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Why We Should Get Rid of the Electoral College

This article is written by a student writer from the Her Campus at George Mason University chapter.

Election day is drawing ever nearer and lot of issues are being discussed. The third debate has come and gone and yet there’s something that seems to me to have gone ignored. The United States prides itself on being a democracy (we’re actually not a democracy, we elect officials to vote on issues for us, so we’re actually a republic) and yet we still have a very undemocratic system. What’s up with that? Well, let’s look at it.

Most people took civics in middle school and U.S. government in high school, so you probably know all of this already, just think of it as a little refresher.

The U.S. government is broken up into local government, state government, and federal government. Local governments are generally made up of counties, municipalities, and townships. They deal with everything from schools, the police, local construction projects, voting, etc. Local governments probably affect people the most, and yet people are least likely to vote in local elections. State governments are modeled after the federal government and they have the same three-branch system, with a legislative, executive, and judicial branch. They are the ones responsible for most of the power that the federal government doesn’t have, because of the tenth amendment. It’s why things like marijuana are legal in Colorado but not in Virginia, or why flamethrowers are legal in 40 states but not all 50. They also decide things like driving laws and standardized tests.

The federal government is the one that people think of the most when they think of the U.S. government. They have the same three branch system that states have, but instead of dealing with more local issues like the state and local governments, the federal government deals with things like the military, other countries, and disputes between states. The presidential election is probably the one that will affect you the least out of all of the elections, yet it is given the most attention. Did you realize that we don’t actually vote for the president though? We have a system in place called the electoral college, and the electors choose the president for us.

What is the electoral college?

The electoral college is a process where electors are selected to vote for the president and vice president. There are 538 electors, but a candidate only needs 270 electoral votes to win the presidency. The electors are *supposed* to vote based off of the popular vote in their state, but not all states hold them to it.

Who are the electors?

Electors can’t be a member of congress or a “Person holding an Office of Trust or Profit under the United States.” They also can’t be an enemy of the U.S. The electors are chosen by their political parties and then when people vote on election day we essentially vote for the elector (either by name specifically or by popular vote for the presidential candidate), except in Nebraska and Maine, where the electors are proportioned equally.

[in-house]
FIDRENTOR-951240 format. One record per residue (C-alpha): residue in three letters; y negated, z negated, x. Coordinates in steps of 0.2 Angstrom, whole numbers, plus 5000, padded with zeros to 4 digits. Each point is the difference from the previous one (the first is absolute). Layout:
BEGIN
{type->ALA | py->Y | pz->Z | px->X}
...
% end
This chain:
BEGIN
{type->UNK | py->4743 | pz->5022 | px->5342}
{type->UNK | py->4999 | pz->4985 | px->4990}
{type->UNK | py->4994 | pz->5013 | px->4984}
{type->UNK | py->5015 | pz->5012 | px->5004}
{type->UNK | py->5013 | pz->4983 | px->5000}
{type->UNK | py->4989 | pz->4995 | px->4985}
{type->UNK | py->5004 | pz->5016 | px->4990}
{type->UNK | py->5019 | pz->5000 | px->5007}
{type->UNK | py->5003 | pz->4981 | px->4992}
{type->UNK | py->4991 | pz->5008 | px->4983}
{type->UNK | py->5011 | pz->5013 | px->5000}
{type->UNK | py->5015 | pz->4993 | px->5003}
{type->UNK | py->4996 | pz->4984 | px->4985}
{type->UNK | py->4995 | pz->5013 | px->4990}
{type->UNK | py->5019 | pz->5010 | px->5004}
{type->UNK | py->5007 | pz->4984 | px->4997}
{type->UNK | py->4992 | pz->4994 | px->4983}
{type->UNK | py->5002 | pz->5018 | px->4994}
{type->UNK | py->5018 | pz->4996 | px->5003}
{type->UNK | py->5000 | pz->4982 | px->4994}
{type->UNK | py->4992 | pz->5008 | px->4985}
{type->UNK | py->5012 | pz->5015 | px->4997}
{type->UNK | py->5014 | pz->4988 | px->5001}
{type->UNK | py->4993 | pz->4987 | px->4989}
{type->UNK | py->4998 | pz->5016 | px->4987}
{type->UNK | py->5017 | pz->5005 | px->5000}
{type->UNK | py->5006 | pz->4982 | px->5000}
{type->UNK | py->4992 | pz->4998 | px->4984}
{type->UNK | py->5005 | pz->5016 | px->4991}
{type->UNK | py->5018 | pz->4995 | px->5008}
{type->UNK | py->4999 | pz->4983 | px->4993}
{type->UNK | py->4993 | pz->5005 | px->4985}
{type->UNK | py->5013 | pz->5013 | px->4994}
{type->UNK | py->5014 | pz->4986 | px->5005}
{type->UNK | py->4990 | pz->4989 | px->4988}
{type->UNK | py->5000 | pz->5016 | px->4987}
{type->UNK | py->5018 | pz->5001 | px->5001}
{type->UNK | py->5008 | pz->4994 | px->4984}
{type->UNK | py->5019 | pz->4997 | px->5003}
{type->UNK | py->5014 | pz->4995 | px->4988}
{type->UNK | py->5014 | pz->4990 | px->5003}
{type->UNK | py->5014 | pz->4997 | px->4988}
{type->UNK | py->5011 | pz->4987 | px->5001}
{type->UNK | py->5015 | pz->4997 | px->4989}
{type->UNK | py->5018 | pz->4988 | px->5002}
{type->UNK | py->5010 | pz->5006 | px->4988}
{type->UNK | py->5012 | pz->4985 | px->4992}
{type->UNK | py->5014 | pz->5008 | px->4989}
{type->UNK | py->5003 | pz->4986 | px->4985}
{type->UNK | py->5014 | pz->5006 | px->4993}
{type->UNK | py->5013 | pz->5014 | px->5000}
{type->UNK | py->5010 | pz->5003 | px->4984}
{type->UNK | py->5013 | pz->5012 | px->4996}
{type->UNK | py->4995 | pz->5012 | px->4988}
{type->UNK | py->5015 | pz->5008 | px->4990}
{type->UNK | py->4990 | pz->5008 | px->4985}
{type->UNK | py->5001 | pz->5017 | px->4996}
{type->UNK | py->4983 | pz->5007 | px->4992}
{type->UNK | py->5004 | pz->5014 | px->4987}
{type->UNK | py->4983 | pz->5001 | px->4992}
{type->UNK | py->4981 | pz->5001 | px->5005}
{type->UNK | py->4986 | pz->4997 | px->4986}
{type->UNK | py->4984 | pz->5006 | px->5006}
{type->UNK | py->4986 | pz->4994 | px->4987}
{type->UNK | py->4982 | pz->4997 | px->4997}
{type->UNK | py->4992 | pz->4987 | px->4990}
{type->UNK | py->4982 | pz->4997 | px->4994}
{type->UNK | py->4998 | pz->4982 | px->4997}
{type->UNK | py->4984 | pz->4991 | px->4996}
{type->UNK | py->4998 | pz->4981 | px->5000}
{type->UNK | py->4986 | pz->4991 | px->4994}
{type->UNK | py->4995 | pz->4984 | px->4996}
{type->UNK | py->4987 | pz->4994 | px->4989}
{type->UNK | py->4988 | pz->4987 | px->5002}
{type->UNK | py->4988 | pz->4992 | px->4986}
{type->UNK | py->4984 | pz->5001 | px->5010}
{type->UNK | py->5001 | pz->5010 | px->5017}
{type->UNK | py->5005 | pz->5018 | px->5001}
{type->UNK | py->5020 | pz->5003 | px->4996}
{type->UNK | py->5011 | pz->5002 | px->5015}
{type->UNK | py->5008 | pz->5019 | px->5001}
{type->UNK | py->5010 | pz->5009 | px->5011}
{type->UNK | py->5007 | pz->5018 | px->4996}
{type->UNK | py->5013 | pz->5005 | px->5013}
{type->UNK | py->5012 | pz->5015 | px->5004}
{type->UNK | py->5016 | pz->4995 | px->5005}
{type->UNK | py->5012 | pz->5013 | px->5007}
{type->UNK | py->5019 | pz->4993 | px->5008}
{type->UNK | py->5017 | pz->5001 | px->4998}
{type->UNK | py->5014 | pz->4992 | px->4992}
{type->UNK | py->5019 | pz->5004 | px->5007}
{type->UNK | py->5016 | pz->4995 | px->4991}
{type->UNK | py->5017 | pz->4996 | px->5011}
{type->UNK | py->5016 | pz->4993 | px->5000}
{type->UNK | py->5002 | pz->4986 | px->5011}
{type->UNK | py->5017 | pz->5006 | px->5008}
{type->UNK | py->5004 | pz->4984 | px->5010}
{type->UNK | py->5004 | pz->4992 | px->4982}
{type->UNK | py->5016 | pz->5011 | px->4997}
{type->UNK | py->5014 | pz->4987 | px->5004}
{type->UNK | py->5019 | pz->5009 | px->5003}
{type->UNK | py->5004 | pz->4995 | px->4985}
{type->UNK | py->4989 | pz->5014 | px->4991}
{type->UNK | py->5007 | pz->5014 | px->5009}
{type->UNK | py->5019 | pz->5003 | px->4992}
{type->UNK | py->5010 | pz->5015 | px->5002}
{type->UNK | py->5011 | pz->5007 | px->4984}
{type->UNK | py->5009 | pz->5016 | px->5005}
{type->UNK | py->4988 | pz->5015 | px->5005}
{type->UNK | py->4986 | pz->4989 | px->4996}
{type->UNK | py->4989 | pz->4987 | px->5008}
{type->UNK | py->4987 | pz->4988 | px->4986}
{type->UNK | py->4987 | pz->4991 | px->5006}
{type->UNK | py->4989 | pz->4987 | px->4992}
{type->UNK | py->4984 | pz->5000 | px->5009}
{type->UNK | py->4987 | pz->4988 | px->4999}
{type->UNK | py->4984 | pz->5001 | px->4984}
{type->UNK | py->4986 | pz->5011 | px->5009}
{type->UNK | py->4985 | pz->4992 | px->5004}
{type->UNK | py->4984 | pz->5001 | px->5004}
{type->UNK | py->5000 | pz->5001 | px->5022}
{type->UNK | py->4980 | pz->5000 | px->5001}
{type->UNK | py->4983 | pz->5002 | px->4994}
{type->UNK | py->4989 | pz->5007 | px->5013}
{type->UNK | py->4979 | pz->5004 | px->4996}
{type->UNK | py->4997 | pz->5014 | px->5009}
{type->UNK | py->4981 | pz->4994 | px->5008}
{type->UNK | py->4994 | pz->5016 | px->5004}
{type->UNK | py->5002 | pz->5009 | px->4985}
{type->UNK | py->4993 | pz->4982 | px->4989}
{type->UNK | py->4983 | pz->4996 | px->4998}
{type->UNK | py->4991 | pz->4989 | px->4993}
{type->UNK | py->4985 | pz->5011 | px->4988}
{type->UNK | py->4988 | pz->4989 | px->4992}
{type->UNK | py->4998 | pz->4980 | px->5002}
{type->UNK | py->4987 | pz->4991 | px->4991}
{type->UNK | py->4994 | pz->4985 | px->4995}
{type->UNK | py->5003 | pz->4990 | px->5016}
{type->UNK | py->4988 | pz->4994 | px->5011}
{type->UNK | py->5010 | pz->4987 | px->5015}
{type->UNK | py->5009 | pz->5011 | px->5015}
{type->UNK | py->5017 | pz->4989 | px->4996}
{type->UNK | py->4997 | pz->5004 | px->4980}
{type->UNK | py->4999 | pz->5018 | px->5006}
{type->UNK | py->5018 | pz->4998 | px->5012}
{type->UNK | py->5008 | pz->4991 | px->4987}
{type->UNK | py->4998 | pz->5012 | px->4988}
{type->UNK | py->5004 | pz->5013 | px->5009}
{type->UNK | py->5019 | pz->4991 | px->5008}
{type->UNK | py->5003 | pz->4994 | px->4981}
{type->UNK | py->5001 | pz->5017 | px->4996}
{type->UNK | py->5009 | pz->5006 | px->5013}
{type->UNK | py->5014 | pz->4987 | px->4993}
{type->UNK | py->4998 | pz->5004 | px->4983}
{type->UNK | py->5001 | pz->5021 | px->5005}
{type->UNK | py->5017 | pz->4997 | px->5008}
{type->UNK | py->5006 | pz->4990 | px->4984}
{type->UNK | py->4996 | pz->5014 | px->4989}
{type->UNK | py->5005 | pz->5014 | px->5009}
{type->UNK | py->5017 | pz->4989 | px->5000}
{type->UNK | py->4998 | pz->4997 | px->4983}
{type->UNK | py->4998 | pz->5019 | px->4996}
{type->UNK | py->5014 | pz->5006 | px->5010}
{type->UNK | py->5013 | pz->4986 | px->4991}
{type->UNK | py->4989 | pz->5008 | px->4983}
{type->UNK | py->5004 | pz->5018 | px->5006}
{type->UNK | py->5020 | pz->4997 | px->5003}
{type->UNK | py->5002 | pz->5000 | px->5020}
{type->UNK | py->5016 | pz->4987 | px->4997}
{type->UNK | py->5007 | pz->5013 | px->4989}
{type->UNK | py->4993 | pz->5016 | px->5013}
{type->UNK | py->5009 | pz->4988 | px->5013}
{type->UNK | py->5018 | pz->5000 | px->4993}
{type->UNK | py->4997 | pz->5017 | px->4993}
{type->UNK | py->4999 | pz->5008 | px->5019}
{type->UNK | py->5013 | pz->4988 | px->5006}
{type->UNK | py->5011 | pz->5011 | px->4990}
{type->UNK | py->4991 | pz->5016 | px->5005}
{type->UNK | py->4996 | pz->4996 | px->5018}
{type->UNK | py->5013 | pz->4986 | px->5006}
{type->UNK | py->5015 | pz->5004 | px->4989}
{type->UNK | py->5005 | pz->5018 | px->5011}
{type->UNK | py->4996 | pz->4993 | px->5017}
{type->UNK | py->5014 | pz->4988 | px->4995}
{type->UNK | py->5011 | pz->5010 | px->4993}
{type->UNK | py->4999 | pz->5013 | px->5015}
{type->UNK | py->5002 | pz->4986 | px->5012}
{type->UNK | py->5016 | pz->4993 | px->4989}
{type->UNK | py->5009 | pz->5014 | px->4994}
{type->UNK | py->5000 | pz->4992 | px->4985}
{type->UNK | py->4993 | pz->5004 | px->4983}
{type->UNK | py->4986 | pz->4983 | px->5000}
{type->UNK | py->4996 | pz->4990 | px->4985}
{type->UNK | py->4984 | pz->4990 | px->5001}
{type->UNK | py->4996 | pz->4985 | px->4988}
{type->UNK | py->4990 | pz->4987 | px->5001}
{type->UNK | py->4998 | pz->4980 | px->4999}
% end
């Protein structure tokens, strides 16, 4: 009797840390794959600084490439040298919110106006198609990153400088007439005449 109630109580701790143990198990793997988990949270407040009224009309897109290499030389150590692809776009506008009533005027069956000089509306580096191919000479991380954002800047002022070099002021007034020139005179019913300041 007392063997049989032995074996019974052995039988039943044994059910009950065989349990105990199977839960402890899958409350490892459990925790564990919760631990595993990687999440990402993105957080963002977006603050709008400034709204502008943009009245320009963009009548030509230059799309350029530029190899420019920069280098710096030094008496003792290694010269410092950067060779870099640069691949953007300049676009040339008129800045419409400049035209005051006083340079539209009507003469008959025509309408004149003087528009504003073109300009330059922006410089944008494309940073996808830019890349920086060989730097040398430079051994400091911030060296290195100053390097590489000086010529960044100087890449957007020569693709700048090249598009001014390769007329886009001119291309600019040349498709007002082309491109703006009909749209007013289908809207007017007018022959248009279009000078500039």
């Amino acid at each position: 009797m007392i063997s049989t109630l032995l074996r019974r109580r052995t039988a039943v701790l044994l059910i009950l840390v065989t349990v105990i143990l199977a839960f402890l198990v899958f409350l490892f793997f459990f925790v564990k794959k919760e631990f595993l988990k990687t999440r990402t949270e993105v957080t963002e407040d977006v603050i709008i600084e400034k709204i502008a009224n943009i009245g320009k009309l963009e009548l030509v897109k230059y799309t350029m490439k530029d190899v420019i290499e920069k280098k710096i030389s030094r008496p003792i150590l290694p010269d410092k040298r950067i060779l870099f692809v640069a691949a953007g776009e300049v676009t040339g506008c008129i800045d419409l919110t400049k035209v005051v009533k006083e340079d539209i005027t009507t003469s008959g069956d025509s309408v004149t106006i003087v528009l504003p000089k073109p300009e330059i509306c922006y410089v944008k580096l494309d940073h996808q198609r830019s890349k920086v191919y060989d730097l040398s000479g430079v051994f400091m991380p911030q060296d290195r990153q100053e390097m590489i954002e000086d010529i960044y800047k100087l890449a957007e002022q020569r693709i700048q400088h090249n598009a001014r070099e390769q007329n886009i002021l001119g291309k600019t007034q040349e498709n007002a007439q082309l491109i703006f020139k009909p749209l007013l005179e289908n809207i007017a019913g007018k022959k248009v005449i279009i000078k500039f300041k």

Why is this a problem?

Other than the obvious morality issue of having someone else vote for the president, there is also the issue that in most states electors aren’t required to vote the way that the people of their state have. They can vote for their self interests if they choose to. There are only 26 states that require by law that the elector votes according to the popular vote in their state, and Virginia’s law is more of a suggestion.

Another big problem is that if one candidate wins the popular vote and another wins the electoral vote it’ll be the candidate that wins the electoral vote that wins the presidency. The best example of this is in the 2000 election when Governor George W. Bush ran against former Vice President Al Gore. Gore won the popular vote but Bush won the electoral vote, and it was decided that Bush had won the presidency.

How do we change this?

The only way the electoral college will change or be abolished is if the people of the United States come together and let our voices be heard. To do that you can write letters to your senators, governor, congressmen (and women), and even the president. You can protest peacefully and sign petitions, but it’s not going to happen overnight and it certainly won’t happen before this election is over. It probably won’t happen for years, but that doesn’t mean you shouldn’t try to let your voice be heard.

Freedom belongs to the people, and it’s time we take some of it back from the political system.

Freedom belong to the people

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Kaelyn Cook

George Mason University

I'm a vegetarian, a globetrotter and a very passionate bookworm. I like listening to rock music, baking, and dyeing my hair crazy colors. I've begun collecting tattoos and stories and before I die I want to kiss in the rain. I love to dance (very badly, I might add), sing in the shower and stare at the stars. I live in my own little world and sometimes I get lost there. It's a good place to be.
George Mason Contributor (GMU)

George Mason University '50

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